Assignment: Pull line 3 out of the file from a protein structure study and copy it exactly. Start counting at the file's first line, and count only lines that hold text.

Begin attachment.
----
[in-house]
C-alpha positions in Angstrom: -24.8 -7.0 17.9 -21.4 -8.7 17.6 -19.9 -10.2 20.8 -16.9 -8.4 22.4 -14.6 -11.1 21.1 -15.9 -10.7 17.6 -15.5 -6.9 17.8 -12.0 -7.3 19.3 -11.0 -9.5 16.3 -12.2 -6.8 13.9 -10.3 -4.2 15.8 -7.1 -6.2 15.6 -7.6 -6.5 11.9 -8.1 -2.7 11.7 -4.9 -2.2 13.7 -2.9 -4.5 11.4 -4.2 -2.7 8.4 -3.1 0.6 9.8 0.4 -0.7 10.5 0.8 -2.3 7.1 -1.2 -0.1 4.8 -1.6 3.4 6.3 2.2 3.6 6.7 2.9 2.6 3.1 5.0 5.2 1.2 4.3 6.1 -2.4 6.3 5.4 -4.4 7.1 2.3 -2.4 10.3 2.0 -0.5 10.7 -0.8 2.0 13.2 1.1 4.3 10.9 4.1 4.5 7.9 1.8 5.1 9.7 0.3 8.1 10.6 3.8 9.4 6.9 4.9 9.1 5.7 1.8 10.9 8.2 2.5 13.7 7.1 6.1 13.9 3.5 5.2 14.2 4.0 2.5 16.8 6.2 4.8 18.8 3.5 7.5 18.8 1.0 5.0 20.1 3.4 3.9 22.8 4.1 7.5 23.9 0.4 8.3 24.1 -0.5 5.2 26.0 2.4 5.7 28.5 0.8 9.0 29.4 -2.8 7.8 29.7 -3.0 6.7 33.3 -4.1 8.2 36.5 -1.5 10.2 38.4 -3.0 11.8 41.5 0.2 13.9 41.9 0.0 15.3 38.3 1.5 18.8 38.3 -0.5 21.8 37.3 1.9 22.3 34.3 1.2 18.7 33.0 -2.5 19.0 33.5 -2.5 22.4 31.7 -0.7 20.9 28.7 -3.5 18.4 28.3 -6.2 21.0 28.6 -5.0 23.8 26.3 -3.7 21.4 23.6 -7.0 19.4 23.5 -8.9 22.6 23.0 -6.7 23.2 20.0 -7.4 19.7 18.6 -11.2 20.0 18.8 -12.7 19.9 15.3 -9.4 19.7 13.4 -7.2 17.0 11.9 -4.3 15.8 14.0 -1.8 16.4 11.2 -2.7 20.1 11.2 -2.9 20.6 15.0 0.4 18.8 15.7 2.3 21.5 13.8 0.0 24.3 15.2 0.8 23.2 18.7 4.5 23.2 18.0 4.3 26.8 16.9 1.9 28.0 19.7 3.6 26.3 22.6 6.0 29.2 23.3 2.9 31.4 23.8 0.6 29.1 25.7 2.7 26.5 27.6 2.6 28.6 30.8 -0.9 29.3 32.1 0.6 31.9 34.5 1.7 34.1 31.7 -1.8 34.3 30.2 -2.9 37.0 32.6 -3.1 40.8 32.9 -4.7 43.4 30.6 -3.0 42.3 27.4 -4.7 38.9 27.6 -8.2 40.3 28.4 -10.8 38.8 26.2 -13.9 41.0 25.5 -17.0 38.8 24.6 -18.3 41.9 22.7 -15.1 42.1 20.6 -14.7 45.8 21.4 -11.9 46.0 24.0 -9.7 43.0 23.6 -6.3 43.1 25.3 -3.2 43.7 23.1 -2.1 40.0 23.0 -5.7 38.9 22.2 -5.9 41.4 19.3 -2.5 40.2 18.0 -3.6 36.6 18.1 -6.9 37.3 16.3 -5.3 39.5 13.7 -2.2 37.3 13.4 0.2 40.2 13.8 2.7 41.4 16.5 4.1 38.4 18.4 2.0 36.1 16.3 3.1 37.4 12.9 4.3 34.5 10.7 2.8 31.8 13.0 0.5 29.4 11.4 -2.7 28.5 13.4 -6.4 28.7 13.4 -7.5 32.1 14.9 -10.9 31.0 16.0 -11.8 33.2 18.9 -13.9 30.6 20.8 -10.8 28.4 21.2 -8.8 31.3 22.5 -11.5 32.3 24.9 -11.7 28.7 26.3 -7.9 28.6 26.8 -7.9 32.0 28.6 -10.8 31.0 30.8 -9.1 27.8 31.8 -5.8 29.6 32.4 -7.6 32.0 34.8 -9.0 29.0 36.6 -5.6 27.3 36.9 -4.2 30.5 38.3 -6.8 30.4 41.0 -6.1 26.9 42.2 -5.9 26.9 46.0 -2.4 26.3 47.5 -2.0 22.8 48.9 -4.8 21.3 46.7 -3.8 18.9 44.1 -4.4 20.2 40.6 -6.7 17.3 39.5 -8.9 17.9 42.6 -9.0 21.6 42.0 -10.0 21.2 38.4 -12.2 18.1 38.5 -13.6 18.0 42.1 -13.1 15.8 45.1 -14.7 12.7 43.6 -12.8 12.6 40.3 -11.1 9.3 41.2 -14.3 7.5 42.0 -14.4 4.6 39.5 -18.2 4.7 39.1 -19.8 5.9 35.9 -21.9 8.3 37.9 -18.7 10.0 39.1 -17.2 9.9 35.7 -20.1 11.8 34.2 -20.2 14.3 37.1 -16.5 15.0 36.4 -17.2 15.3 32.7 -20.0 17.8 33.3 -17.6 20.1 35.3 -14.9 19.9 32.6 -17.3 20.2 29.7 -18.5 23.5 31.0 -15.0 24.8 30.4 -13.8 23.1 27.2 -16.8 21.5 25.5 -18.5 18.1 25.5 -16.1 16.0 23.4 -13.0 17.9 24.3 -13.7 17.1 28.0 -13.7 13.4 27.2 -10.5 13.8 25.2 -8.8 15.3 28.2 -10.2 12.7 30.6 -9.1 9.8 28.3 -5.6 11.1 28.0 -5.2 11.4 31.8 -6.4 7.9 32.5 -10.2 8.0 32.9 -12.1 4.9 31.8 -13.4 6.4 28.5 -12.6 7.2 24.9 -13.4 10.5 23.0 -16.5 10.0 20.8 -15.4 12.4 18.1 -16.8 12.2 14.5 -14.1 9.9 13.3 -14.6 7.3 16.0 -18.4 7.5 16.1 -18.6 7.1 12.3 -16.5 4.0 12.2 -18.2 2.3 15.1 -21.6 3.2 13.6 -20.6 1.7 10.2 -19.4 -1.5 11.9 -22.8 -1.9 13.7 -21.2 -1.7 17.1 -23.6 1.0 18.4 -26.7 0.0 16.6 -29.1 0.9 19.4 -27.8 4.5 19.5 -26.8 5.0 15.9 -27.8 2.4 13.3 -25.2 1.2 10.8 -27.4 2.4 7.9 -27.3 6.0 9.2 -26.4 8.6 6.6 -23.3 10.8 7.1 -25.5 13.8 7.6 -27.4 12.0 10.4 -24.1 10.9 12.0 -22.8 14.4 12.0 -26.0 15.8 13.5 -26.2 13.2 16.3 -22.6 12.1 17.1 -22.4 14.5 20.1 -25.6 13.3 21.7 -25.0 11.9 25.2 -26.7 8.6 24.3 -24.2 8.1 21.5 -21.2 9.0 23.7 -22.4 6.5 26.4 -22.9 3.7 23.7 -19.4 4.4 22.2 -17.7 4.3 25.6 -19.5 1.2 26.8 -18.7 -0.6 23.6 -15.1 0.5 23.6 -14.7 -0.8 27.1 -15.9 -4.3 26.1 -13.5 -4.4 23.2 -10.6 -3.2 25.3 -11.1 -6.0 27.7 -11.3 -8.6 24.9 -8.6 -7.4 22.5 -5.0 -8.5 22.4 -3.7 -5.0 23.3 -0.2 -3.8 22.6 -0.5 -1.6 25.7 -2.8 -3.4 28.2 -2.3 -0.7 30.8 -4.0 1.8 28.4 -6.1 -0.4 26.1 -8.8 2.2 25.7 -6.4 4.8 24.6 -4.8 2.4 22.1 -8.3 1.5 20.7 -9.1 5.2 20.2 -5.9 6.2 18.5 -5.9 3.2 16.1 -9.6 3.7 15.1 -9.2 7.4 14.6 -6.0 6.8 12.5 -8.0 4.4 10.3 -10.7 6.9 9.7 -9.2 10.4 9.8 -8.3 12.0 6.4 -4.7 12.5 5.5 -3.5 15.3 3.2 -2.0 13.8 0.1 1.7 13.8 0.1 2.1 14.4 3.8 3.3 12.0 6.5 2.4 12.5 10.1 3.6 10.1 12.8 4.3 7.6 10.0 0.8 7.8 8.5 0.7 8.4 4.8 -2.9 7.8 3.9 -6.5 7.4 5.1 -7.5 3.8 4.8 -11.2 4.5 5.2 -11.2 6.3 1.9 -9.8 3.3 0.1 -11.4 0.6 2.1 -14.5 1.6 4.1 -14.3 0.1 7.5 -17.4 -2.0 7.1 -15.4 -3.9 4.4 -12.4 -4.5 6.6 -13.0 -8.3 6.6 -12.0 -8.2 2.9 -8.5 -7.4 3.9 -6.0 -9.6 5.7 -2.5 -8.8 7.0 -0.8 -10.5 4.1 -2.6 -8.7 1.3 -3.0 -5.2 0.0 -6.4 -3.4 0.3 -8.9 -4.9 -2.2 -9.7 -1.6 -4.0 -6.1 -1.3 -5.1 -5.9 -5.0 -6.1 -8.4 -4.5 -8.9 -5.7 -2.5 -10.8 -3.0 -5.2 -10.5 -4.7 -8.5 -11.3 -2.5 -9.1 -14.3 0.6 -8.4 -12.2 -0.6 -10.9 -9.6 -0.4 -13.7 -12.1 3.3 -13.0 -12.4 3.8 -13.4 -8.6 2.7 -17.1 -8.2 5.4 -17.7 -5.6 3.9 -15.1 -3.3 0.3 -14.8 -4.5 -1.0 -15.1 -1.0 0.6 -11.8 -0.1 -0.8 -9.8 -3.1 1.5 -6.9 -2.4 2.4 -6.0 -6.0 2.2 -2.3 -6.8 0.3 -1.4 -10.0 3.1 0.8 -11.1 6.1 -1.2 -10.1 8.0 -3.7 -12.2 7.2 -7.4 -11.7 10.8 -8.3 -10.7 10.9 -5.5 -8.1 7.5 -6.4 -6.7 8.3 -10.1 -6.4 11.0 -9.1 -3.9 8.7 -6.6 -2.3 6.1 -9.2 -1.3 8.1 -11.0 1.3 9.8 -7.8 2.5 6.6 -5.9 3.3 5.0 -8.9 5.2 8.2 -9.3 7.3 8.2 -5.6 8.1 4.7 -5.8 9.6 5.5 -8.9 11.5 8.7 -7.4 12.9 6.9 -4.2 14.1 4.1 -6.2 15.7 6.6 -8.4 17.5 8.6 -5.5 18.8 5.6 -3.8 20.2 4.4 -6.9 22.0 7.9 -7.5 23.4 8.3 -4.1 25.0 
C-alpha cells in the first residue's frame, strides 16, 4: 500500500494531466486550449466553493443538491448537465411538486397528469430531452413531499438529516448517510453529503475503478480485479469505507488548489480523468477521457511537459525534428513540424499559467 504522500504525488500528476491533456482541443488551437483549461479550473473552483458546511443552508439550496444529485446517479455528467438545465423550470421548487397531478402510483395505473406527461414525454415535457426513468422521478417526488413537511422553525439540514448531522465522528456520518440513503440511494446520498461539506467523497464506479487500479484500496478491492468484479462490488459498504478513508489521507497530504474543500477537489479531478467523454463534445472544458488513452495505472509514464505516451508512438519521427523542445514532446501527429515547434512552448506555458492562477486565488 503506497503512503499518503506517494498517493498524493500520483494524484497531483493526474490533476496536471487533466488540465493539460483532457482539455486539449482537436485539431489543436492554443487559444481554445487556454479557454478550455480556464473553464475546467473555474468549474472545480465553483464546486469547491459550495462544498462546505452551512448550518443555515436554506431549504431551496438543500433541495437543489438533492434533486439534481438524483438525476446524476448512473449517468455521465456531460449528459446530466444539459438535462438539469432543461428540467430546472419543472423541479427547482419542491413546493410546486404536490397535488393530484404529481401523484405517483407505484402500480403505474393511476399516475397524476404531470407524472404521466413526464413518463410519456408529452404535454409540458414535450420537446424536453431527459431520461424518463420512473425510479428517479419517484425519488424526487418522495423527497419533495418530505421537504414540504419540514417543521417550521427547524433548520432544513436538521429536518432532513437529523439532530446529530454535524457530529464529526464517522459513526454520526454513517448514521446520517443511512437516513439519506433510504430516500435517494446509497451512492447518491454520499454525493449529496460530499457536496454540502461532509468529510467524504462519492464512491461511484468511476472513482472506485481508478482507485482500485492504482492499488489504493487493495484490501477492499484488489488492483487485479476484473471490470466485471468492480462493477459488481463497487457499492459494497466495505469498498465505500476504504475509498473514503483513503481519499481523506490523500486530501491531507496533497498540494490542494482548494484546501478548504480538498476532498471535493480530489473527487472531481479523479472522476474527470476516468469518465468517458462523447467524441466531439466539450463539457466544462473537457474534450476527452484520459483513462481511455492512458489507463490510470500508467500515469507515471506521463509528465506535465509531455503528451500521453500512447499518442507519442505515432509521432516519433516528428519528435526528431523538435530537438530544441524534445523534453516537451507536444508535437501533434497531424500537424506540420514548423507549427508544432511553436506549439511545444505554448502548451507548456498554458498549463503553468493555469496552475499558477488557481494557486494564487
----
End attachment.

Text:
C-alpha cells in the first residue's frame, strides 16, 4: 500500500494531466486550449466553493443538491448537465411538486397528469430531452413531499438529516448517510453529503475503478480485479469505507488548489480523468477521457511537459525534428513540424499559467 504522500504525488500528476491533456482541443488551437483549461479550473473552483458546511443552508439550496444529485446517479455528467438545465423550470421548487397531478402510483395505473406527461414525454415535457426513468422521478417526488413537511422553525439540514448531522465522528456520518440513503440511494446520498461539506467523497464506479487500479484500496478491492468484479462490488459498504478513508489521507497530504474543500477537489479531478467523454463534445472544458488513452495505472509514464505516451508512438519521427523542445514532446501527429515547434512552448506555458492562477486565488 503506497503512503499518503506517494498517493498524493500520483494524484497531483493526474490533476496536471487533466488540465493539460483532457482539455486539449482537436485539431489543436492554443487559444481554445487556454479557454478550455480556464473553464475546467473555474468549474472545480465553483464546486469547491459550495462544498462546505452551512448550518443555515436554506431549504431551496438543500433541495437543489438533492434533486439534481438524483438525476446524476448512473449517468455521465456531460449528459446530466444539459438535462438539469432543461428540467430546472419543472423541479427547482419542491413546493410546486404536490397535488393530484404529481401523484405517483407505484402500480403505474393511476399516475397524476404531470407524472404521466413526464413518463410519456408529452404535454409540458414535450420537446424536453431527459431520461424518463420512473425510479428517479419517484425519488424526487418522495423527497419533495418530505421537504414540504419540514417543521417550521427547524433548520432544513436538521429536518432532513437529523439532530446529530454535524457530529464529526464517522459513526454520526454513517448514521446520517443511512437516513439519506433510504430516500435517494446509497451512492447518491454520499454525493449529496460530499457536496454540502461532509468529510467524504462519492464512491461511484468511476472513482472506485481508478482507485482500485492504482492499488489504493487493495484490501477492499484488489488492483487485479476484473471490470466485471468492480462493477459488481463497487457499492459494497466495505469498498465505500476504504475509498473514503483513503481519499481523506490523500486530501491531507496533497498540494490542494482548494484546501478548504480538498476532498471535493480530489473527487472531481479523479472522476474527470476516468469518465468517458462523447467524441466531439466539450463539457466544462473537457474534450476527452484520459483513462481511455492512458489507463490510470500508467500515469507515471506521463509528465506535465509531455503528451500521453500512447499518442507519442505515432509521432516519433516528428519528435526528431523538435530537438530544441524534445523534453516537451507536444508535437501533434497531424500537424506540420514548423507549427508544432511553436506549439511545444505554448502548451507548456498554458498549463503553468493555469496552475499558477488557481494557486494564487